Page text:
The basic transformer block used in BERT models consists of (1) the attention mechanism and (2) the feed forward layers. In addition, LayerNorm operations are always included. This basic transformer block is then repeated depending on the model size; BERT-Base has 12 repeated transformer blocks. While MosaicBERT stays true to this general structure, our modifications affected both the attention mechanism and the feedforward layers.

1. Modifications to the Attention Mechanism

FlashAttention: Attention layers are core components of the transformer architecture. The recently proposed FlashAttention layer reduces the number of read/write operations between the GPU HBM (high bandwidth memory, i.e. long-term memory) and the GPU SRAM (i.e. short-term memory) [Dao et al. 2022]. We used the FlashAttention module built by hazy research with OpenAI’s triton library.

Attention with Linear Biases (ALiBi): In most BERT models, the positions of tokens in a sequence are encoded with a position embedding layer; this embedding allows subsequent layers to keep track of the order of tokens in a sequence. ALiBi eliminates position embeddings and instead conveys this information using a bias matrix in the attention operation. It modifies the attention mechanism such that nearby tokens strongly attend to one another [Press et al. 2021]. In addition to improving the performance of the final model, ALiBi helps the model to handle sequences longer than it saw during training. Details on our ALiBi implementation can be found here.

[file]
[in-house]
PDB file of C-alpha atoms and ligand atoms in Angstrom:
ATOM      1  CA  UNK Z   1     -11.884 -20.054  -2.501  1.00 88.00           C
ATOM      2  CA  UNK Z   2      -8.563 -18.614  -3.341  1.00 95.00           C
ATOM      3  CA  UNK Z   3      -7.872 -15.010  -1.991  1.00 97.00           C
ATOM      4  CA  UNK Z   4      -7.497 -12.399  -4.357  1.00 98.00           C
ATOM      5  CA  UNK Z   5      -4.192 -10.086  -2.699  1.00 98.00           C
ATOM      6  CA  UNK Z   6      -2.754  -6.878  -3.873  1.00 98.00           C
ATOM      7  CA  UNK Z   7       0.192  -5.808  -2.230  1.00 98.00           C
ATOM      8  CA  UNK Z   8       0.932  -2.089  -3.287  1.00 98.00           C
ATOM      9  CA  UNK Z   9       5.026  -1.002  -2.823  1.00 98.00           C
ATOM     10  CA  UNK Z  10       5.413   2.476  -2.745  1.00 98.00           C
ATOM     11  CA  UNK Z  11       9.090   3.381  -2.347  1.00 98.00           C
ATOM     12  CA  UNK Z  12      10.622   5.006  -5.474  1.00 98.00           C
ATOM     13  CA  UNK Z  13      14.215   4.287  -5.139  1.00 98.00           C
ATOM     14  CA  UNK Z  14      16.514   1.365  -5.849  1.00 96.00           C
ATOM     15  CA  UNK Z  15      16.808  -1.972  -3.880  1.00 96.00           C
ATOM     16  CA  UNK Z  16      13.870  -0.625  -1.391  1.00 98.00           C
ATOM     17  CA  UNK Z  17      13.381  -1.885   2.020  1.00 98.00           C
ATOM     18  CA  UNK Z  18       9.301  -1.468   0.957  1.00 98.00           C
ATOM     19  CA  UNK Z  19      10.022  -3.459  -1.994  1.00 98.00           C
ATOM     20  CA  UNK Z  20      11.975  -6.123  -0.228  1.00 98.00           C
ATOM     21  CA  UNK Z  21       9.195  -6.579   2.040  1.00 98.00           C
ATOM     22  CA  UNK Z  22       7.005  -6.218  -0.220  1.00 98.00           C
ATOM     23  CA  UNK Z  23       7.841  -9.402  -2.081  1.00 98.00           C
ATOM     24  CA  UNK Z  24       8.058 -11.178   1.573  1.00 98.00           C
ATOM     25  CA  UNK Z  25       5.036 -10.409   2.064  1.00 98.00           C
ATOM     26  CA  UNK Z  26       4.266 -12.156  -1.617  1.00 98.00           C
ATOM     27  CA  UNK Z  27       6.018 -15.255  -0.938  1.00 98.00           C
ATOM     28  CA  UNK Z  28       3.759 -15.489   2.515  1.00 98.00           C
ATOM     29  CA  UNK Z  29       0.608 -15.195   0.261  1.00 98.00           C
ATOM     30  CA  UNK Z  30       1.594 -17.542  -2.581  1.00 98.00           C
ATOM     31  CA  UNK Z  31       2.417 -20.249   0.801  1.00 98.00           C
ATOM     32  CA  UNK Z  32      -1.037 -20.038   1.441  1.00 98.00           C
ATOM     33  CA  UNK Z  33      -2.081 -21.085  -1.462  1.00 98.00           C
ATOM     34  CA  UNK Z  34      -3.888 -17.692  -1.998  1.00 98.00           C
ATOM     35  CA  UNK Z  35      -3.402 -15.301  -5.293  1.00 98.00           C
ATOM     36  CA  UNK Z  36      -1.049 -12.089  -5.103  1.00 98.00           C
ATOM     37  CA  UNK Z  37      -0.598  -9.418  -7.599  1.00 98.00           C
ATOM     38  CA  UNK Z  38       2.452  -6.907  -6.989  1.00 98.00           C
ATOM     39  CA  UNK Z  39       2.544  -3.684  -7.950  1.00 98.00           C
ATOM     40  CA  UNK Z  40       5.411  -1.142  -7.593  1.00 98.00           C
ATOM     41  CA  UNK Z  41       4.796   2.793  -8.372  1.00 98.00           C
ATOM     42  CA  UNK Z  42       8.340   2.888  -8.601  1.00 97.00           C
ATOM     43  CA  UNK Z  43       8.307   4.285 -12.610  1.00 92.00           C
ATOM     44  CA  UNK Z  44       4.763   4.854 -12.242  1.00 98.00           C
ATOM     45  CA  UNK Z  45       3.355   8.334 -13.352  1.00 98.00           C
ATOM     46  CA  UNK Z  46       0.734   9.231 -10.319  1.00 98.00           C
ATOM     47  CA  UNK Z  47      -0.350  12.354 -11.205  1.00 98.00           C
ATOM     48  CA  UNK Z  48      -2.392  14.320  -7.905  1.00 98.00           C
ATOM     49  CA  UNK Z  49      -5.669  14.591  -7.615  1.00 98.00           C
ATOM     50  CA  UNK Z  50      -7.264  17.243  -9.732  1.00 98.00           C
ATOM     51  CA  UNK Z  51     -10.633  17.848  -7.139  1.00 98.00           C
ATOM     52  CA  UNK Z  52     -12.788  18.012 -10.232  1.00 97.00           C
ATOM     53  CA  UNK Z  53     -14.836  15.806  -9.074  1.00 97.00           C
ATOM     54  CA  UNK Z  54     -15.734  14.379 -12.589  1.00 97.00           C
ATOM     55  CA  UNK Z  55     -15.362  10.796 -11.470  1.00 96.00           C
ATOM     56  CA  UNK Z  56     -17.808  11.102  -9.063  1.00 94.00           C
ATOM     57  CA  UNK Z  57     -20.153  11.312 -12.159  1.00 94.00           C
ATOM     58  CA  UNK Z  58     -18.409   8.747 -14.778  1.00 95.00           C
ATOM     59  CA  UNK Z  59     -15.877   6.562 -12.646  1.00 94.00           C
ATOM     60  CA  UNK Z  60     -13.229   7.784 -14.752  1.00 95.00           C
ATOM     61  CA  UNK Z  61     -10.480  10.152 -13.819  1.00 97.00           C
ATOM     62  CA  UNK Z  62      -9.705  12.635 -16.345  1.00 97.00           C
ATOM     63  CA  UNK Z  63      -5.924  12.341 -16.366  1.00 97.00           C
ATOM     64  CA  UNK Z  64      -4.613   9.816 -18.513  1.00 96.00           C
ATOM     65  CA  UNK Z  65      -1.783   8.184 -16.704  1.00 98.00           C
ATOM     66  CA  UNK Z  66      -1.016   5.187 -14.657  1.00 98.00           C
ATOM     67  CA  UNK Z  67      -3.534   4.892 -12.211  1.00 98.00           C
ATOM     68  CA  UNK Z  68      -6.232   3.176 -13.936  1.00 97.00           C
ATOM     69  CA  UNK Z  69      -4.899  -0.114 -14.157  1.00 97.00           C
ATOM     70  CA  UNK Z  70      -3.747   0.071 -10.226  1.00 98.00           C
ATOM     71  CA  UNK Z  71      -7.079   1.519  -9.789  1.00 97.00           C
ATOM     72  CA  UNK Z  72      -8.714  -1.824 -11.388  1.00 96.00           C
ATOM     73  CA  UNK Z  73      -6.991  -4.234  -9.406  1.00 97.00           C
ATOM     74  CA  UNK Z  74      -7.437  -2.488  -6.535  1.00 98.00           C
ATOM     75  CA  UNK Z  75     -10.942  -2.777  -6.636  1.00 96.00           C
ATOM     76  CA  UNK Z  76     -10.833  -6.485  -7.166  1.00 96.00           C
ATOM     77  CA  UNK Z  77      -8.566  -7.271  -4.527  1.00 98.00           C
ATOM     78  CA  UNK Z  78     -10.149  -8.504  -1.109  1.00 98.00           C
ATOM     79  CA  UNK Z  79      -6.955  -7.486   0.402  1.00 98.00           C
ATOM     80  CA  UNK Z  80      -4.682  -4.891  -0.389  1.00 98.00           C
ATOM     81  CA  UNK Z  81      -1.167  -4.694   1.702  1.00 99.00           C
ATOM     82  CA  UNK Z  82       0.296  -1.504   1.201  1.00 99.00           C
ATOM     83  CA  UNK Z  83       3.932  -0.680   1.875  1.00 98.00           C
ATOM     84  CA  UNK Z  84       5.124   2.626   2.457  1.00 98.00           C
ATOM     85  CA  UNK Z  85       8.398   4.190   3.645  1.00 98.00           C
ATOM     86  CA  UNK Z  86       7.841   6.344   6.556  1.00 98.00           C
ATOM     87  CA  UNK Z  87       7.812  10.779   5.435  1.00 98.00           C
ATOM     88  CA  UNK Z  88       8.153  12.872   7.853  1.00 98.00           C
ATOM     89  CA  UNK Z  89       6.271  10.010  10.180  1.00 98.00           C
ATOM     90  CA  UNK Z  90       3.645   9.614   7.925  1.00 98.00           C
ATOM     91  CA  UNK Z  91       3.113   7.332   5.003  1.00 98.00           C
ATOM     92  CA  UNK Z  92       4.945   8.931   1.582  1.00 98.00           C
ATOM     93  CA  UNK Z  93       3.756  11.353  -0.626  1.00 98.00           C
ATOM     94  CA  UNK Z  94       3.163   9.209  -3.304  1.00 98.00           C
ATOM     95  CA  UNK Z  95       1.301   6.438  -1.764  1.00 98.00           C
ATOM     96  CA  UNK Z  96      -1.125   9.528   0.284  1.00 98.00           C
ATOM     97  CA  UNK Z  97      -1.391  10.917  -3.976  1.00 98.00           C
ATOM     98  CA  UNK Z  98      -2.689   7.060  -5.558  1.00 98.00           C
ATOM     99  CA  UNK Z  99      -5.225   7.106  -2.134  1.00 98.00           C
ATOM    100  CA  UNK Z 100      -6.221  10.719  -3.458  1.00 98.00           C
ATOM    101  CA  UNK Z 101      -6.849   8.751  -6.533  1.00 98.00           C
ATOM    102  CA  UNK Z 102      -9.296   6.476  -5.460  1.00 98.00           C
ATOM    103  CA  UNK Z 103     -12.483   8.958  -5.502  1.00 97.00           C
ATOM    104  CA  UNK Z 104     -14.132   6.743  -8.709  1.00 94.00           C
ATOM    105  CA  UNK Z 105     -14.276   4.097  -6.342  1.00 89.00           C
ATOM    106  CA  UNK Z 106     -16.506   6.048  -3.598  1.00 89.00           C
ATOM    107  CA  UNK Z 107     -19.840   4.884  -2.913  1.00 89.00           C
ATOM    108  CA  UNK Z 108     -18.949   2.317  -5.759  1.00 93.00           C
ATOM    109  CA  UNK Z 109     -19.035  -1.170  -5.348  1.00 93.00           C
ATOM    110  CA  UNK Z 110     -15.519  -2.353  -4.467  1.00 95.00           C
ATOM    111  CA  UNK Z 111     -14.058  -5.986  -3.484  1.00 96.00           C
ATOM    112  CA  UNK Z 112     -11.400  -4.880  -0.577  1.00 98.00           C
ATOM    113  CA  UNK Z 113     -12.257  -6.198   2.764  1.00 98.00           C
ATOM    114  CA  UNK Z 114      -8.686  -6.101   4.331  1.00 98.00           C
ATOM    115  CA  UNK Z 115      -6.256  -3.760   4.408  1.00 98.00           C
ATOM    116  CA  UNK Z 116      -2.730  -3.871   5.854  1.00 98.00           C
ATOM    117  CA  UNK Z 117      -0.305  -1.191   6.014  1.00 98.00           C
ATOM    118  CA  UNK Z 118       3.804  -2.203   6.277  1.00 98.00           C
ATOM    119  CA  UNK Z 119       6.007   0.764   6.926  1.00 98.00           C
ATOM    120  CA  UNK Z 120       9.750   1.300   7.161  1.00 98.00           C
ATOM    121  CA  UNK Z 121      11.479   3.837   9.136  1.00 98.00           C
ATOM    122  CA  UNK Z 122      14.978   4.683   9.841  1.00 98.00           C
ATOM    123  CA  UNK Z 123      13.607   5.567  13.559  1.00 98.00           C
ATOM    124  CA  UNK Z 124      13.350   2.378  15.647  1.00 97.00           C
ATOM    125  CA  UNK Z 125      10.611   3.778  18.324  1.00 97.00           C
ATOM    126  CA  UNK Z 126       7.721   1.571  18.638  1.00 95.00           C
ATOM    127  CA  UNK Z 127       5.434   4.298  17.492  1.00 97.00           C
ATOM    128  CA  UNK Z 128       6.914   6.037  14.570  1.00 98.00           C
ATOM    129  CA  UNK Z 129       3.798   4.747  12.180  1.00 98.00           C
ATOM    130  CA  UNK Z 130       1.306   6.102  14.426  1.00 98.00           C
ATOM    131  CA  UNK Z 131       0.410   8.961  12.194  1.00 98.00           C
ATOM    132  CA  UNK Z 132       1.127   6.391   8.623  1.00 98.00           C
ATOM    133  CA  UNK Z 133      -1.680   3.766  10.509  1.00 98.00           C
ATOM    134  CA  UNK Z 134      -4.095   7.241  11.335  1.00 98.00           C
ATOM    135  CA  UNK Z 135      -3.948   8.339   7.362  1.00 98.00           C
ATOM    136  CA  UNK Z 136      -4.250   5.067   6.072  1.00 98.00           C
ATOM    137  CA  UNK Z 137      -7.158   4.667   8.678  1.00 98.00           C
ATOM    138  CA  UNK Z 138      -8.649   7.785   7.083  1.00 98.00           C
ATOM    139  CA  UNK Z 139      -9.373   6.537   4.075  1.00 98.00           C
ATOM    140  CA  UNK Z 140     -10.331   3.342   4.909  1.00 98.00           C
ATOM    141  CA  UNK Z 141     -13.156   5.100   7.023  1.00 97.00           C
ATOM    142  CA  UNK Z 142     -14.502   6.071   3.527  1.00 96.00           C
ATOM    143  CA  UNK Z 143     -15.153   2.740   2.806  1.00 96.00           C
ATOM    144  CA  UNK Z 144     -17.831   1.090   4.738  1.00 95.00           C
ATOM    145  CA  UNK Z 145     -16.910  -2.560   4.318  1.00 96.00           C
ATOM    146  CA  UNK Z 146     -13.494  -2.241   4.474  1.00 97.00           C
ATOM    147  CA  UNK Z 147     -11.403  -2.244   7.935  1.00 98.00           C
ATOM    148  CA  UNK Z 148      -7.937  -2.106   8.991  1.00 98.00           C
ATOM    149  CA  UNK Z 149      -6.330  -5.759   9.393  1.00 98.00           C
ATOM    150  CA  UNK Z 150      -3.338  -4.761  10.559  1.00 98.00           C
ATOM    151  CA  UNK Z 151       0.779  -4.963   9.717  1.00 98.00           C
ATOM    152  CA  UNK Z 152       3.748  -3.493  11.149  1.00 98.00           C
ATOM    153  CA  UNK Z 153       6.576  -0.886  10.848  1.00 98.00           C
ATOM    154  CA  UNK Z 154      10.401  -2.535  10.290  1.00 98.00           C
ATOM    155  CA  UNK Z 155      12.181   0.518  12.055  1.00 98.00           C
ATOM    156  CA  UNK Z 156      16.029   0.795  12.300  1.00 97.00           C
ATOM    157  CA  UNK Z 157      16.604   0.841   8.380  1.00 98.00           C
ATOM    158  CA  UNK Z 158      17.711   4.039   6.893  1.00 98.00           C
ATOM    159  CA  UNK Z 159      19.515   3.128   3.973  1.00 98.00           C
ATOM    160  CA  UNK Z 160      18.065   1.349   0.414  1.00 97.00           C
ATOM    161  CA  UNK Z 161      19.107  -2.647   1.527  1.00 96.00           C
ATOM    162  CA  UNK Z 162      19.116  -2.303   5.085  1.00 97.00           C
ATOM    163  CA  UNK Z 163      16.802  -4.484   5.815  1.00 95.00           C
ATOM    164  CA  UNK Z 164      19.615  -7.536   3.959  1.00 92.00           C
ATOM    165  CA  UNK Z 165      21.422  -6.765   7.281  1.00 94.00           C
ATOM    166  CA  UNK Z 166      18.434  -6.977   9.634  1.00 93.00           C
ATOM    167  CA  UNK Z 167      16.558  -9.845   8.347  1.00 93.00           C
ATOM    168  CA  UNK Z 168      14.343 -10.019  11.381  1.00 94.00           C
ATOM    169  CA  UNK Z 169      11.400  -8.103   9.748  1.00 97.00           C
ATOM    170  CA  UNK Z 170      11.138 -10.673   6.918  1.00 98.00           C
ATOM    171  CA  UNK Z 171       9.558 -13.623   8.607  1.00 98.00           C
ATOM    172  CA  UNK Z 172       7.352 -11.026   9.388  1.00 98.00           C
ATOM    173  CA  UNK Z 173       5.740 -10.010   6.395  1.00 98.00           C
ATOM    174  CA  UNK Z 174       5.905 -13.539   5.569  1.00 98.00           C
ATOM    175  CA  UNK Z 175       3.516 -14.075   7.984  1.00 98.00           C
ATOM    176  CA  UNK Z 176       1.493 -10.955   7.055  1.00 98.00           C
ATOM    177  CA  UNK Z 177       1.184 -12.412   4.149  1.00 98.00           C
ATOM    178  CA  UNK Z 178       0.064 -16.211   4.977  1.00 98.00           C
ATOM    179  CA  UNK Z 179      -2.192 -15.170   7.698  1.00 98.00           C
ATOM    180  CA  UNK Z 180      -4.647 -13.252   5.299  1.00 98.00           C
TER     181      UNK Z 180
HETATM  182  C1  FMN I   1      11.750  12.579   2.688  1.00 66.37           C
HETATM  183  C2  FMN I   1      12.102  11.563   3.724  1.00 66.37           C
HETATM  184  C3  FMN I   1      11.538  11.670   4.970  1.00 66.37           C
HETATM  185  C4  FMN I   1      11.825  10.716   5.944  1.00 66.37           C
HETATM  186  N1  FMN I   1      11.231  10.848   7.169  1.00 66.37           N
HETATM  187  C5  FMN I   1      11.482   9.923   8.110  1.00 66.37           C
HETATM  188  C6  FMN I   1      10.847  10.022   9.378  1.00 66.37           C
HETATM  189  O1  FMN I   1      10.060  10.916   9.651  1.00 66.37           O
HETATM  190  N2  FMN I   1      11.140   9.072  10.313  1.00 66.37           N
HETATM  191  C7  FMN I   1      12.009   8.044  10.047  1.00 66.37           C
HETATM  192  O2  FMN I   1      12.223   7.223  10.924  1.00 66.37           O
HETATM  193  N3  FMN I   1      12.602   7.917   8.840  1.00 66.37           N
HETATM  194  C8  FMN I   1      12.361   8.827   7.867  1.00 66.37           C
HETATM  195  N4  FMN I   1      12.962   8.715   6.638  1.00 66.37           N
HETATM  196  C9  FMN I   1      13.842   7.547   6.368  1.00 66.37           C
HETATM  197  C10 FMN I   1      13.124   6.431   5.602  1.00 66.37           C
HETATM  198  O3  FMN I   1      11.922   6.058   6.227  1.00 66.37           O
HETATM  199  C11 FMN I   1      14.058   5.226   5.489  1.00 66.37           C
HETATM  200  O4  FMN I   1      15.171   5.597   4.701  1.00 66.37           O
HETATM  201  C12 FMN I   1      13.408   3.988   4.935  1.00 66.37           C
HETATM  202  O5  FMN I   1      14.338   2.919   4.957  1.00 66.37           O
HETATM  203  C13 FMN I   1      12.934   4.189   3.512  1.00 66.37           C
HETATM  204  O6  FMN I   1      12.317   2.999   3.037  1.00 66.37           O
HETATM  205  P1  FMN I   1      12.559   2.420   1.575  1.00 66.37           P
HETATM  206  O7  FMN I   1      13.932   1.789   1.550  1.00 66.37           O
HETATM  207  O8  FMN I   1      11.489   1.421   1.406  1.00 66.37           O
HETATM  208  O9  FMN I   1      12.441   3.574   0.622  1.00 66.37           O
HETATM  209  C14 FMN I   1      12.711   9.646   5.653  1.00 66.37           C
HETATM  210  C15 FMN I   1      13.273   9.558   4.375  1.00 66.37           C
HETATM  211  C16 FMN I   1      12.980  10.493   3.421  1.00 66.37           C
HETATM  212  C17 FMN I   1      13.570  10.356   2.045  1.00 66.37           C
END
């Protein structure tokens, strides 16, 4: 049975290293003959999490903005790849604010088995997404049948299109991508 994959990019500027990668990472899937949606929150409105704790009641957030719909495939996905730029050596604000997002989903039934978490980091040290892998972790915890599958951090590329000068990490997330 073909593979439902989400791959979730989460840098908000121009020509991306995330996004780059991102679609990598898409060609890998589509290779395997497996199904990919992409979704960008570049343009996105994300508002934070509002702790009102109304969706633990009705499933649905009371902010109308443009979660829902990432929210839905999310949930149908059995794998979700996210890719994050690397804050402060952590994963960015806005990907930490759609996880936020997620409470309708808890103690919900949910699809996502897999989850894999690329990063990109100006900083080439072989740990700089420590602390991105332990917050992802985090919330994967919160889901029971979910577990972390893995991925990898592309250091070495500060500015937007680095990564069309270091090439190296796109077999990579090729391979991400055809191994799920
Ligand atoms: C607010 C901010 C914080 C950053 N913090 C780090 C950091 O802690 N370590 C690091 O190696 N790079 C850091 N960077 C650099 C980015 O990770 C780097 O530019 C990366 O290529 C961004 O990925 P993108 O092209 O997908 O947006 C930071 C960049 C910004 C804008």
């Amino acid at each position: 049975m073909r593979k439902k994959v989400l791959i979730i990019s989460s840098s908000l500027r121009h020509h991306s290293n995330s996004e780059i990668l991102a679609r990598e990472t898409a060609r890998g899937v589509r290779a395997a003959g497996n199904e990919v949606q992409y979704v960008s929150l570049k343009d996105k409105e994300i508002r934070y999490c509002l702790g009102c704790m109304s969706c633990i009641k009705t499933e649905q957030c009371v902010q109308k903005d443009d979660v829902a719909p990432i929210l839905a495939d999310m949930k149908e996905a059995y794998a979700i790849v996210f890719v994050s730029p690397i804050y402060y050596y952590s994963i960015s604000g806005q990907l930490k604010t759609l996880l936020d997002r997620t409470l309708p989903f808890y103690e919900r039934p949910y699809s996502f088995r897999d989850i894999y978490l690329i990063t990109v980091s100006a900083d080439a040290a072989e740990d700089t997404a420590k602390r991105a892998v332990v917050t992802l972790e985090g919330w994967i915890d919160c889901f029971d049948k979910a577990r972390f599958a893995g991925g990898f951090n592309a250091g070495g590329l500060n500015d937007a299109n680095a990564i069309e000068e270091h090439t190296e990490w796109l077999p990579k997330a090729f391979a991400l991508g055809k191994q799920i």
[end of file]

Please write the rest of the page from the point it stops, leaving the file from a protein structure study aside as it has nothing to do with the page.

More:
Unpadding: Standard NLP practice is to combine text sequences of different lengths into a batch, and pad the sequences with empty tokens so that all sequence lengths are the same. During training, however, this can lead to many superfluous operations on those padding tokens. In MosaicBERT, we take a different approach: we concatenate all the examples in a minibatch into a single sequence of batch size 1. Results from NVIDIA and others have shown that this approach leads to speed improvements during training, since operations are not performed on padding tokens (for example: Zeng et al. 2022). Details on our “unpadding” implementation can be found here.

Low Precision LayerNorm: this small tweak forces LayerNorm modules to run in float16 or bfloat16 precision instead of float32, improving utilization. Our implementation can be found here.